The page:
Here we’re using the Harvard O2 (Orchestra 2) cluster as an example environment.
First, set up an SSH keypair and save the public key on your remote host at
For R to work properly in an interactive session on an HPC cluster, you have to enable X11 forwarding. For O2, this requires adding some host options on your local machine at
Host * AddKeysToAgent yes Compression yes IdentityFile ~/.ssh/id_rsa ServerAliveInterval 10 UseKeychain yes XAuthLocation /opt/X11/bin/xauth Host login.rc.hms.harvard.edu User USERNAME ForwardAgent yes ForwardX11 yes ForwardX11Trusted yes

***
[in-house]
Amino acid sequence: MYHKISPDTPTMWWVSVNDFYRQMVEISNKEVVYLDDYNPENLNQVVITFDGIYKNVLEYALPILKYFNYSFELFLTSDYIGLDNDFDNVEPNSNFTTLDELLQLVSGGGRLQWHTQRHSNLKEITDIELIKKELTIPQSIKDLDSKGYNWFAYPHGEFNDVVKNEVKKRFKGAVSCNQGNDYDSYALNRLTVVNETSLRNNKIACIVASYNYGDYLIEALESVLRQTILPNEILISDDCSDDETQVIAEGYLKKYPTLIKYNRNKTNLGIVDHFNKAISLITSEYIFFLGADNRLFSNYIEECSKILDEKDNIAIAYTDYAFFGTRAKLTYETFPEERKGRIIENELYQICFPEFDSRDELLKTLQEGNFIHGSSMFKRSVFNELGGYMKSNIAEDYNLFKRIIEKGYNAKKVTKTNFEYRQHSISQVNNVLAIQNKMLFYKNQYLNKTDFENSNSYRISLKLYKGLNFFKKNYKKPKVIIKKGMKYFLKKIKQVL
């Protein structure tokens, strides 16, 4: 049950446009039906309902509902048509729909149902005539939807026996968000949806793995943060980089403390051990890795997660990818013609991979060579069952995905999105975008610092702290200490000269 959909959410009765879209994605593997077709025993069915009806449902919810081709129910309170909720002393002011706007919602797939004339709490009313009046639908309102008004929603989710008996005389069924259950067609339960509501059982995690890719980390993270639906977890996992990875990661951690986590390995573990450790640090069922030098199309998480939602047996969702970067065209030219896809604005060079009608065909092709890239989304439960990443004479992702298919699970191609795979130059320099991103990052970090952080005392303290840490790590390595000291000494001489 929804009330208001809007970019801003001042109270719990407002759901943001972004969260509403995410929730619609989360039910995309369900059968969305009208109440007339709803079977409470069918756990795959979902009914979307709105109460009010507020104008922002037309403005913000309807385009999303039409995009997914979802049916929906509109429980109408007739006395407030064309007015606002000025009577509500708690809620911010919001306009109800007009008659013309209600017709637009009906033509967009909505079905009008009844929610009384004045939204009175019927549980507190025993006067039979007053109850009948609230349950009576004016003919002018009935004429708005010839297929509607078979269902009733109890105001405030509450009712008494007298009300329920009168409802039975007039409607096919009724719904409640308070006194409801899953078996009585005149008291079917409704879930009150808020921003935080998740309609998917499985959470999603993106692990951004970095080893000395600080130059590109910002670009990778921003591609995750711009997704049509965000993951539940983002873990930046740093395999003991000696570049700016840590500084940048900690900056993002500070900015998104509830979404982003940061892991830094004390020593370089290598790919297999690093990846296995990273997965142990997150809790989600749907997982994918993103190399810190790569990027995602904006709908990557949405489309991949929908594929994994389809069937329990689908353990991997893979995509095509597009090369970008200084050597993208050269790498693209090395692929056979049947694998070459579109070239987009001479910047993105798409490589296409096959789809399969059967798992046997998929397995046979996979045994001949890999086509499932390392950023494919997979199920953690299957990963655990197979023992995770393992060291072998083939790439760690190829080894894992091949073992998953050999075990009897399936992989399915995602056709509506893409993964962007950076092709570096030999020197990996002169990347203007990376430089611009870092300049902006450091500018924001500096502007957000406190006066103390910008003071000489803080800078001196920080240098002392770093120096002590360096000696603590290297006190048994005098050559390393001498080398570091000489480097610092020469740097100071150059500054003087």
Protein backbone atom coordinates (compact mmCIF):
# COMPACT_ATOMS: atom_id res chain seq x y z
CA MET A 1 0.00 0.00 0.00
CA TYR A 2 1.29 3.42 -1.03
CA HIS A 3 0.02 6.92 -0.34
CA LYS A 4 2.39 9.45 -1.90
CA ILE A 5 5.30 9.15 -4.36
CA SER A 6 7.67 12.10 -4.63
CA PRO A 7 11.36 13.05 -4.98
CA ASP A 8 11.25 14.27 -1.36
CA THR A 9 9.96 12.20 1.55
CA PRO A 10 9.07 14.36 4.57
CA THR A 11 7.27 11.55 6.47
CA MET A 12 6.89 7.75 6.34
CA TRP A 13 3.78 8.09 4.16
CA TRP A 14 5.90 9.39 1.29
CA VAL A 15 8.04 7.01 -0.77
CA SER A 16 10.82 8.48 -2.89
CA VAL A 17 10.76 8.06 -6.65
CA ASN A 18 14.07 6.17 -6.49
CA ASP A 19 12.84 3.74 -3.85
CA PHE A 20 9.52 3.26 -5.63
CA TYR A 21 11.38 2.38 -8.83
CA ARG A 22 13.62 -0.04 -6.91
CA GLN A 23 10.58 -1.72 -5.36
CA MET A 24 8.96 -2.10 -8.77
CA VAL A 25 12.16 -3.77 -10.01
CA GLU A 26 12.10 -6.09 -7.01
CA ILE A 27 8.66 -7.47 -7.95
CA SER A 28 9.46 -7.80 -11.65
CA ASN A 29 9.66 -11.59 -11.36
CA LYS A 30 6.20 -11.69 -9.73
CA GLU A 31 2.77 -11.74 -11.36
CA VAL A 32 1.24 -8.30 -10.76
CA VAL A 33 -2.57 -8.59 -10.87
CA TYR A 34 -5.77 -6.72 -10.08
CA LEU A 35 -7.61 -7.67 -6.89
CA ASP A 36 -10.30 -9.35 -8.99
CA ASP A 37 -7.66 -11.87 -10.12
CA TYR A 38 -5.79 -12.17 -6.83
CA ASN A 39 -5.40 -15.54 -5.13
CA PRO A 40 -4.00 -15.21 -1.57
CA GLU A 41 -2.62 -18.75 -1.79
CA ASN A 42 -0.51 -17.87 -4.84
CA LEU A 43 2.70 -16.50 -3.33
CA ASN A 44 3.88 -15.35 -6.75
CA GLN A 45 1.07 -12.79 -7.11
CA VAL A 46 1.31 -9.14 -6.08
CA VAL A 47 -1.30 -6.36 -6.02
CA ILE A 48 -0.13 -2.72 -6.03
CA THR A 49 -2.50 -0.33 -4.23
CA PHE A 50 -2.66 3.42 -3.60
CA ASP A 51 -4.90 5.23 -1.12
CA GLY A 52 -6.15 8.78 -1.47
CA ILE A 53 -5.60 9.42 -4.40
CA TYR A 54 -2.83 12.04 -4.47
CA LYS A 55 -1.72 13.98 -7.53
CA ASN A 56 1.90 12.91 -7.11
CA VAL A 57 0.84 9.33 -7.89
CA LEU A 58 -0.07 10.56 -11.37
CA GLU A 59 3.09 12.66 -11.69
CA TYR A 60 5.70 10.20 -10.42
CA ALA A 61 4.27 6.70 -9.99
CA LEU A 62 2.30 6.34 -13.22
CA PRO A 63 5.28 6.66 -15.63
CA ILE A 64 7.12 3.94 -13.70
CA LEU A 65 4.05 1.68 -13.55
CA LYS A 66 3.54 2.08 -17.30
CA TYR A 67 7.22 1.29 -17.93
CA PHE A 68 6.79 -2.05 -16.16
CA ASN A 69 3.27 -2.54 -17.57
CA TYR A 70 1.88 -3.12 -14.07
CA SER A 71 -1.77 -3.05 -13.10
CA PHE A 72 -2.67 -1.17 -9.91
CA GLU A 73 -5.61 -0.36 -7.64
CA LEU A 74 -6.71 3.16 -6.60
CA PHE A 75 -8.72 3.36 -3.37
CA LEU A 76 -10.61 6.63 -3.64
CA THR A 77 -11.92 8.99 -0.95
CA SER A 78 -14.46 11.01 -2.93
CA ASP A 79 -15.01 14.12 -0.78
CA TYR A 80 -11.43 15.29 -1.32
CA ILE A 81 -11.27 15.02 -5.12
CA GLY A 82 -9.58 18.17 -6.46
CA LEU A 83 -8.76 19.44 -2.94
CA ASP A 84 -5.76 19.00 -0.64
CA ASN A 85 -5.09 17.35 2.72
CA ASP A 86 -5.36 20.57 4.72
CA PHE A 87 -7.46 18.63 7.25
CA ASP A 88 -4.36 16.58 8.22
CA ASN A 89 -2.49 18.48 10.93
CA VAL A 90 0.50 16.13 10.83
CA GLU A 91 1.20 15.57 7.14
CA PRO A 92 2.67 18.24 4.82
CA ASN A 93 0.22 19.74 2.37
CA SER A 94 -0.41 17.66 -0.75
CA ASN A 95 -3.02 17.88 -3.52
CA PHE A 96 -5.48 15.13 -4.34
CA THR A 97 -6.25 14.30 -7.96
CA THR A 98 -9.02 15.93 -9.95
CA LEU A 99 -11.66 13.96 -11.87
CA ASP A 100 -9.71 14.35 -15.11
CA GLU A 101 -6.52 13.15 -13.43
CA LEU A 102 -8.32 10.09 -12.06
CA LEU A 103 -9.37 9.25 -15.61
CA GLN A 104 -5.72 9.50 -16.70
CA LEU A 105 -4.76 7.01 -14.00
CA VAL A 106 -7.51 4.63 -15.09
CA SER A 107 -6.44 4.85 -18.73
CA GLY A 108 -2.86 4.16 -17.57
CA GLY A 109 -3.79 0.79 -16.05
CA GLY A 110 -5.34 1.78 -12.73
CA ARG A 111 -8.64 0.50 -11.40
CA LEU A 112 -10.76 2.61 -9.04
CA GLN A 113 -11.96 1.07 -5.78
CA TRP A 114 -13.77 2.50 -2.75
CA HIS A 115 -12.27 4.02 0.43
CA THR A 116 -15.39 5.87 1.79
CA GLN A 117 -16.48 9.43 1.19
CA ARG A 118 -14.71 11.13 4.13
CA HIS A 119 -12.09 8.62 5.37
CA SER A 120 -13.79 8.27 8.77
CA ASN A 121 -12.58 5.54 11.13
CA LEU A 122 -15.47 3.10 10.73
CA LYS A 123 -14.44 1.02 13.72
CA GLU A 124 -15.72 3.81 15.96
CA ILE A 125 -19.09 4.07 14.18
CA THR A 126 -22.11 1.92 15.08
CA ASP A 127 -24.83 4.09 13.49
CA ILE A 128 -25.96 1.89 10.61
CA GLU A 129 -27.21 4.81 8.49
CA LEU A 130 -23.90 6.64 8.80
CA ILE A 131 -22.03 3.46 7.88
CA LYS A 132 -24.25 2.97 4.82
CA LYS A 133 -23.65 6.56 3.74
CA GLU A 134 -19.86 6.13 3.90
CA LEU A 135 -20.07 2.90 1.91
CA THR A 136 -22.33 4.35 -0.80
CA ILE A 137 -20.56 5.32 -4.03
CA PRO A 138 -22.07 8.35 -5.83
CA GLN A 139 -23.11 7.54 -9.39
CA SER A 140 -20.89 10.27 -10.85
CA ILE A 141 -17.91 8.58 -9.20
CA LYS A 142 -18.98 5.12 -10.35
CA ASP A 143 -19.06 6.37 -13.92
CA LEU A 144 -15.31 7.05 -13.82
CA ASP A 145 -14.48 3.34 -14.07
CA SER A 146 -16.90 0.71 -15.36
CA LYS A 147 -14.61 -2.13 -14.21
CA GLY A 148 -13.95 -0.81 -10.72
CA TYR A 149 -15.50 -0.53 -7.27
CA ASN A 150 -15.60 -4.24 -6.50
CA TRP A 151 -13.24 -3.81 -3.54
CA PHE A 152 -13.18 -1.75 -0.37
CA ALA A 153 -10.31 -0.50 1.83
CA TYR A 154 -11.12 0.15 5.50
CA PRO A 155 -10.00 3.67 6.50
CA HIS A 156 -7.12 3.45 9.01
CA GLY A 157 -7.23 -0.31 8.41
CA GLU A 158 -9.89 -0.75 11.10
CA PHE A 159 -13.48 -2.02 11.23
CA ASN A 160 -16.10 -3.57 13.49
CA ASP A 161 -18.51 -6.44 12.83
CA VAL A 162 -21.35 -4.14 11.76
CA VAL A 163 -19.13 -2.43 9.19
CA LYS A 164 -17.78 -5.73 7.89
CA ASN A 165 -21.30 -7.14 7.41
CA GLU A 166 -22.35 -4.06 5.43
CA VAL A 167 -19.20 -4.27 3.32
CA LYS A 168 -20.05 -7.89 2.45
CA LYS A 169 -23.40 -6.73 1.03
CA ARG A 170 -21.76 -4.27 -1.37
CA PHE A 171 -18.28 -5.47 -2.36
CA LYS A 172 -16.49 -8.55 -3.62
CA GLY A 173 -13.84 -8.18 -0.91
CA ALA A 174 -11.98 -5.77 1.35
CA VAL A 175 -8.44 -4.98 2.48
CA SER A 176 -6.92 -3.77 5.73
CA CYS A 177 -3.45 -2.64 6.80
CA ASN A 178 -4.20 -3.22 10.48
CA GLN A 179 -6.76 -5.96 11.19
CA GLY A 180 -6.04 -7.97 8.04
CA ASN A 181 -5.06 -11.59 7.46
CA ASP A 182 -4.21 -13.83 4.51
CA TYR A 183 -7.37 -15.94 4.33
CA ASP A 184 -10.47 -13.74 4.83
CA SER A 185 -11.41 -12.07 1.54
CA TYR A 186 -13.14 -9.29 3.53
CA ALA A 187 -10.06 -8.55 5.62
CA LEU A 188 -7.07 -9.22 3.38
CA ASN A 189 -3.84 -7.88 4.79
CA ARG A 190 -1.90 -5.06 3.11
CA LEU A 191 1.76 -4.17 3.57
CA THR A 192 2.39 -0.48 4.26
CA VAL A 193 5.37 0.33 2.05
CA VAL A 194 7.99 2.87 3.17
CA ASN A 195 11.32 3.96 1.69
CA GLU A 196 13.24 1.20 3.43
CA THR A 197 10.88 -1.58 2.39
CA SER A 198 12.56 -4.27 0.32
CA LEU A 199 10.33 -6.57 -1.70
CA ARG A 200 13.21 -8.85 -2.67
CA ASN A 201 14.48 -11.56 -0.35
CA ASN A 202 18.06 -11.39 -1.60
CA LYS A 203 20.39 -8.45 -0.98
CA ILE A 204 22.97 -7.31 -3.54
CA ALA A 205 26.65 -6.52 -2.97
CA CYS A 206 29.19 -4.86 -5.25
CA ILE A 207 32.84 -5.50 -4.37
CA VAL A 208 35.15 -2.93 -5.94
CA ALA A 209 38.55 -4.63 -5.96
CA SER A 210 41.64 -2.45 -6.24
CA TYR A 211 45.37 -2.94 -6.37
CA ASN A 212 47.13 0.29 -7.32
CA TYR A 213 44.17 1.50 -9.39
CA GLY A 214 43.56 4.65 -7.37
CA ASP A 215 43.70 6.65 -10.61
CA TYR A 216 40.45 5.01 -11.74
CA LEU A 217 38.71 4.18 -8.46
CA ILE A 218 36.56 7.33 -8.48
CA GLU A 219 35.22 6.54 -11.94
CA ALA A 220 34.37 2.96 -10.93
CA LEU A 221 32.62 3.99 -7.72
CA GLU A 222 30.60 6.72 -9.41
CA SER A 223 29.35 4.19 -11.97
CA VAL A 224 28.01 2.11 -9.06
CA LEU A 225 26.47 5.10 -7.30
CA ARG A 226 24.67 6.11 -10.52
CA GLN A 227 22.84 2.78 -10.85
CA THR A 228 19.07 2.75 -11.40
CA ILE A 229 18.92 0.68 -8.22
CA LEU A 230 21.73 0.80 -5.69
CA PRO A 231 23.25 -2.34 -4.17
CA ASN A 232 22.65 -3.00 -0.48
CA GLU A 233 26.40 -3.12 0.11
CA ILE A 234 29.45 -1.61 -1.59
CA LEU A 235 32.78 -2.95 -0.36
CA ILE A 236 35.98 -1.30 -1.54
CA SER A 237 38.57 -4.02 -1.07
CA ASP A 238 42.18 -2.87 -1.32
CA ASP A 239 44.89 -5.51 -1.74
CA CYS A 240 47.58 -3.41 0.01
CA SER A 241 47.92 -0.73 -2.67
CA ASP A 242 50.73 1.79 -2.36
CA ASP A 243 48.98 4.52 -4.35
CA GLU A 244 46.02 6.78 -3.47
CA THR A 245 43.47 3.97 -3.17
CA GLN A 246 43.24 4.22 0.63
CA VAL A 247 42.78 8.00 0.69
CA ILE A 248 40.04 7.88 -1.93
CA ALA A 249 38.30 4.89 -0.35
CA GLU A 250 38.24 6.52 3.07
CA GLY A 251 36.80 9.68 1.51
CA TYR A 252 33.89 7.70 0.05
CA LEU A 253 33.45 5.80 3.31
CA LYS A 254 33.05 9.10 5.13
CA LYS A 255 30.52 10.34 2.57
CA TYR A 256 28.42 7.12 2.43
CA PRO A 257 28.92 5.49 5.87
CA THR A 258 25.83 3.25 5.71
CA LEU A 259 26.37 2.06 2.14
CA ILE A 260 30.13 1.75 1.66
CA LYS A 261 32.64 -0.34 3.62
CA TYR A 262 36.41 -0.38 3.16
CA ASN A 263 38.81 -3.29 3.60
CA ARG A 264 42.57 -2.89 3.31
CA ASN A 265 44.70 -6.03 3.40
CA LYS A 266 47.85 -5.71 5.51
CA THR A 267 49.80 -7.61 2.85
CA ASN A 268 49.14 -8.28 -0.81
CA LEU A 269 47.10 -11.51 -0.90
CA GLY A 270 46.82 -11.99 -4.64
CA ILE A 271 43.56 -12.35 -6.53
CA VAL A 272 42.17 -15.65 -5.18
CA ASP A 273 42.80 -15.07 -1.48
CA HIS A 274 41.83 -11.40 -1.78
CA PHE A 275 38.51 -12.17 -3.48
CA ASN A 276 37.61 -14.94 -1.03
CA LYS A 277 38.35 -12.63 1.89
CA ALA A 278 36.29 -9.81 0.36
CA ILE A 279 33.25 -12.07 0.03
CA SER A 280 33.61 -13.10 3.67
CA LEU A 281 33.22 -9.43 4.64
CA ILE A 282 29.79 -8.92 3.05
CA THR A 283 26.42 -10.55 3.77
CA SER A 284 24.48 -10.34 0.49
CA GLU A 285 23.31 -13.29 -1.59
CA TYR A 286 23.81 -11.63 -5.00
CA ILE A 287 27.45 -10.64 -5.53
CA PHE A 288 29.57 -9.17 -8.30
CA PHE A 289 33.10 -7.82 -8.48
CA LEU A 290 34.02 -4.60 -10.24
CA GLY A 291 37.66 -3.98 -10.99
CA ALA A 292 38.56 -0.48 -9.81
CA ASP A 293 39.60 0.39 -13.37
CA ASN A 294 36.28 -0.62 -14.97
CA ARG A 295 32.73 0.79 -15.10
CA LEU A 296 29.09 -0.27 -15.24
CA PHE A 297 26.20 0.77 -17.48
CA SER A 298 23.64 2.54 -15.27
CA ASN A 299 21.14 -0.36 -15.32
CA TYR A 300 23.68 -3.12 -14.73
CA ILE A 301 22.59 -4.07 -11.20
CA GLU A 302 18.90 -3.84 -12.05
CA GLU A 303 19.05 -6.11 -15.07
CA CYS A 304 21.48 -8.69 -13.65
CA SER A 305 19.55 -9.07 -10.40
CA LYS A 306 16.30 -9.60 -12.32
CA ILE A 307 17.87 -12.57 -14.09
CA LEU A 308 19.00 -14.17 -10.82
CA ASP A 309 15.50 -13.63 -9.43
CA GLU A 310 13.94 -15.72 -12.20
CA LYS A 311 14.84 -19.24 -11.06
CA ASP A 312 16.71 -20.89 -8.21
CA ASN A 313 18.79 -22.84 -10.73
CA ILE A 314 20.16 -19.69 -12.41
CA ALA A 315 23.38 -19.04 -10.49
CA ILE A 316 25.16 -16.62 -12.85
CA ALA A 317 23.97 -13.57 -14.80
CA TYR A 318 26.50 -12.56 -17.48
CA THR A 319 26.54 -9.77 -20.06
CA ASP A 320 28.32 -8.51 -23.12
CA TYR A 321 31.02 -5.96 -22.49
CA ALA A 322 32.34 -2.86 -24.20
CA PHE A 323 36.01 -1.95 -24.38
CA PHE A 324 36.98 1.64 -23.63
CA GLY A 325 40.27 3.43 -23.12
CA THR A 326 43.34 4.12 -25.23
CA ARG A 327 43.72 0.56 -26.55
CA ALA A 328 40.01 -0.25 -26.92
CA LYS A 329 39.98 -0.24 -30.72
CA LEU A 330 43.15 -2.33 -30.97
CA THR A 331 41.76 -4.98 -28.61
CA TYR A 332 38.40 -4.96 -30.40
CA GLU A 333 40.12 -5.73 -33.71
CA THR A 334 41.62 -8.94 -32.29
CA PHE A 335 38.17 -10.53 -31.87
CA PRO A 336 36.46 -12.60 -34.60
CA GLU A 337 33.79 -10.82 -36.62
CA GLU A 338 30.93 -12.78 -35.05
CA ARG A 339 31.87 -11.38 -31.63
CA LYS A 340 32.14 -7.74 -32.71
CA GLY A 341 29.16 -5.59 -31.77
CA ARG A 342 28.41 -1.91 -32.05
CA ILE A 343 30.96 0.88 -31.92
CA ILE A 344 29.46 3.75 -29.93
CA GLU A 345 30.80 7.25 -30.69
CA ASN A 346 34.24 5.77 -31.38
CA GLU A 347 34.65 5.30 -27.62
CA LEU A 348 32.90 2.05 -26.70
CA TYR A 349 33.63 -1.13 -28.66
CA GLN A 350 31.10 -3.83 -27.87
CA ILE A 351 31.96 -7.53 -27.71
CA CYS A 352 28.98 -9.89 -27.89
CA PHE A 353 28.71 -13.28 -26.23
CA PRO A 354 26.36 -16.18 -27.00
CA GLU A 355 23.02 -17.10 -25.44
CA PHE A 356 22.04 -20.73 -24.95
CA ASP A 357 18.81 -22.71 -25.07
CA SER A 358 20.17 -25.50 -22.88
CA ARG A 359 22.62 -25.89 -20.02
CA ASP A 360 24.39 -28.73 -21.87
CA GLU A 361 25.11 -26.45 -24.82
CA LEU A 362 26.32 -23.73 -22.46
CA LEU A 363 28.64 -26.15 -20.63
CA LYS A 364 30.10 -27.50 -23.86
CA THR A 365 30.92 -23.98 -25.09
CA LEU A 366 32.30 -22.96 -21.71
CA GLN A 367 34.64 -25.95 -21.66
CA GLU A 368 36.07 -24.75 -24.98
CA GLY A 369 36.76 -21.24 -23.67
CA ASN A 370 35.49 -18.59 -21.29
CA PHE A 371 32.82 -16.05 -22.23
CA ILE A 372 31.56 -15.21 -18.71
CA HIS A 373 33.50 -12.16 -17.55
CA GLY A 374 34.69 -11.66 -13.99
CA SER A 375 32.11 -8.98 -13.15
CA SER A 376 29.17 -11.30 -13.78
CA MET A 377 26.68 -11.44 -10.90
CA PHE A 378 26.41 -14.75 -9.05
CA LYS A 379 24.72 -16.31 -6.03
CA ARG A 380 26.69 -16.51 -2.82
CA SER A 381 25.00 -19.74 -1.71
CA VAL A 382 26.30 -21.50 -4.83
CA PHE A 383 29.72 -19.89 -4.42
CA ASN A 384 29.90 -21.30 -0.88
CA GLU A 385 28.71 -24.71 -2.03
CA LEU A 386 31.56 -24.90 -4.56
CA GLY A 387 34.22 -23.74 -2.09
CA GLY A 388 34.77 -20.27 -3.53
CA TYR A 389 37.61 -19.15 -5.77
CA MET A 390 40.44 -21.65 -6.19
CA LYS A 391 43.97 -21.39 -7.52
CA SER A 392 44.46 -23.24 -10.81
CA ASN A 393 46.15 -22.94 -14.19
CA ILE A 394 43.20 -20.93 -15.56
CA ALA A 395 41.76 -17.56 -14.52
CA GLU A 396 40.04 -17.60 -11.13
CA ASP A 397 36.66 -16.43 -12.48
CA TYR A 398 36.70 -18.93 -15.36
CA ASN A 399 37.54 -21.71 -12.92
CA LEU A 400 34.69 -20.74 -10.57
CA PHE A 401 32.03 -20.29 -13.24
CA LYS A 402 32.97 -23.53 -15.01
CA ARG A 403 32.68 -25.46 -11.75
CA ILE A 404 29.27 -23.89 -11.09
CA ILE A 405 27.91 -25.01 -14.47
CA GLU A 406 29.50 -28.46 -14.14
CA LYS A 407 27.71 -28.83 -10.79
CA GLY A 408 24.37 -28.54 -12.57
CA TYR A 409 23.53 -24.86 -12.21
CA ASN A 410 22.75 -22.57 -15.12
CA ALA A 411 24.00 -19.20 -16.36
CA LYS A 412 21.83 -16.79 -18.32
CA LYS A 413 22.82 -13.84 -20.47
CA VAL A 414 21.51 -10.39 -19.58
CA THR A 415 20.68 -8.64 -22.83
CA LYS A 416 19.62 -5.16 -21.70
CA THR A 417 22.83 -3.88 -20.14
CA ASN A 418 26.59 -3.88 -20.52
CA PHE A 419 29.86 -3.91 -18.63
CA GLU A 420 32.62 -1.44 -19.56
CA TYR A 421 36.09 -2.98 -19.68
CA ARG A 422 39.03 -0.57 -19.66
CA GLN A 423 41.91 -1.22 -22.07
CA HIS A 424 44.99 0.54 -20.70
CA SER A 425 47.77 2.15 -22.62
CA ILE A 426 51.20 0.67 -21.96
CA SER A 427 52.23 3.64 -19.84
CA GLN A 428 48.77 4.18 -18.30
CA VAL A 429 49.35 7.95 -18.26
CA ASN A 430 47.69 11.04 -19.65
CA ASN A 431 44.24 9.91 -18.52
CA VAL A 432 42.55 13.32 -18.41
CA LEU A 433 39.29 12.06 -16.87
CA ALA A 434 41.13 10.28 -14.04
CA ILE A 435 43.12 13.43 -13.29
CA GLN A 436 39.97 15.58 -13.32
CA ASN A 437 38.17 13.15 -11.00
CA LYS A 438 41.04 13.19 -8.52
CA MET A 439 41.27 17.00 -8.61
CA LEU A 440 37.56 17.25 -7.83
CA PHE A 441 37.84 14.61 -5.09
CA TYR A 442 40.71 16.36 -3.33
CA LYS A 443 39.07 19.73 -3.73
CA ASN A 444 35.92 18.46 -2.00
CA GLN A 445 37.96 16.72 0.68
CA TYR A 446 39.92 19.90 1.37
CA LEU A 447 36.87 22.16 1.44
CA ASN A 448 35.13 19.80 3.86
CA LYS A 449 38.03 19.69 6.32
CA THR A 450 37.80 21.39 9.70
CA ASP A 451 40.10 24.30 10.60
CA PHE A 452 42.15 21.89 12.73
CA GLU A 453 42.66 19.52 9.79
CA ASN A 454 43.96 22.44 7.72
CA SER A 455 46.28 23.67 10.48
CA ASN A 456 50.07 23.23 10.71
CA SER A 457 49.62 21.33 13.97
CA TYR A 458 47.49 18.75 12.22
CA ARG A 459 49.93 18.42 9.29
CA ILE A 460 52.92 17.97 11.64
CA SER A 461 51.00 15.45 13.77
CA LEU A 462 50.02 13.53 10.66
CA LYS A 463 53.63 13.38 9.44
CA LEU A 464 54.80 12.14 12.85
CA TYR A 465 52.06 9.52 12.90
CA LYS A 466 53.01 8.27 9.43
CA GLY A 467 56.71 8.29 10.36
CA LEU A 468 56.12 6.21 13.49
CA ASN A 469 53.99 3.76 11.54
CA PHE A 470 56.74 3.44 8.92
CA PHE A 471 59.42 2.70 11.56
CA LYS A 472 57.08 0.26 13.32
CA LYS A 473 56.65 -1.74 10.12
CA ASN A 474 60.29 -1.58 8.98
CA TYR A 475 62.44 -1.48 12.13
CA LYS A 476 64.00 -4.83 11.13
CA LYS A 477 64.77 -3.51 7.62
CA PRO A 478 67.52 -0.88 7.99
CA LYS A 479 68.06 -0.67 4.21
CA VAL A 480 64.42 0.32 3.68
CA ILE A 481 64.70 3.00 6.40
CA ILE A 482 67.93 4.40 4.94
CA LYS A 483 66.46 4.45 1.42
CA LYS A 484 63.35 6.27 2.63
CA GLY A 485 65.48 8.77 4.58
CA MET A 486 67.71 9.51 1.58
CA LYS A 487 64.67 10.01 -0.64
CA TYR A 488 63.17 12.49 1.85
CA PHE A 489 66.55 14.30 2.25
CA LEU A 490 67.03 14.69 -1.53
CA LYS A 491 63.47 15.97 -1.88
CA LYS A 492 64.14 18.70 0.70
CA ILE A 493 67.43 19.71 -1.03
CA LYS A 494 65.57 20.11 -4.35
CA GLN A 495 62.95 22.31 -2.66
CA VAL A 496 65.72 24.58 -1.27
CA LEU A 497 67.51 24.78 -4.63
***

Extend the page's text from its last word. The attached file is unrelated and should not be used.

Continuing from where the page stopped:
Now let’s log in to the remote server. For X11 forwarding to work, make sure you set the
-XY flags when logging in over SSH. The
-C flag enables optional compression.
ssh -CXY USERNAME@login.rc.hms.harvard.edu
Once logged in, launch an interactive session using the SLURM
# Memory is in megabytes ram_gb=16 ram_mb="$(($ram_gb * 1024))" srun -p interactive --pty --mem "$ram_mb" --time 0-12:00 --x11 /bin/bash
Before loading R, create an
~/.Renviron file and set up a user library:
Make sure that the
~/R/library directory exists.
Now load up R. There are two options that work well on O2: the preconfigured R module or
r-base managed with conda. Starting out we recommend working with the module:
# module spider R/3.4.1 module load gcc/6.2.0 module load R/3.4.1
Once R is loaded, check to make sure that the graphics are working properly.
Check to ensure that
cairo are all
If this this the case, you should be all set running R remotely.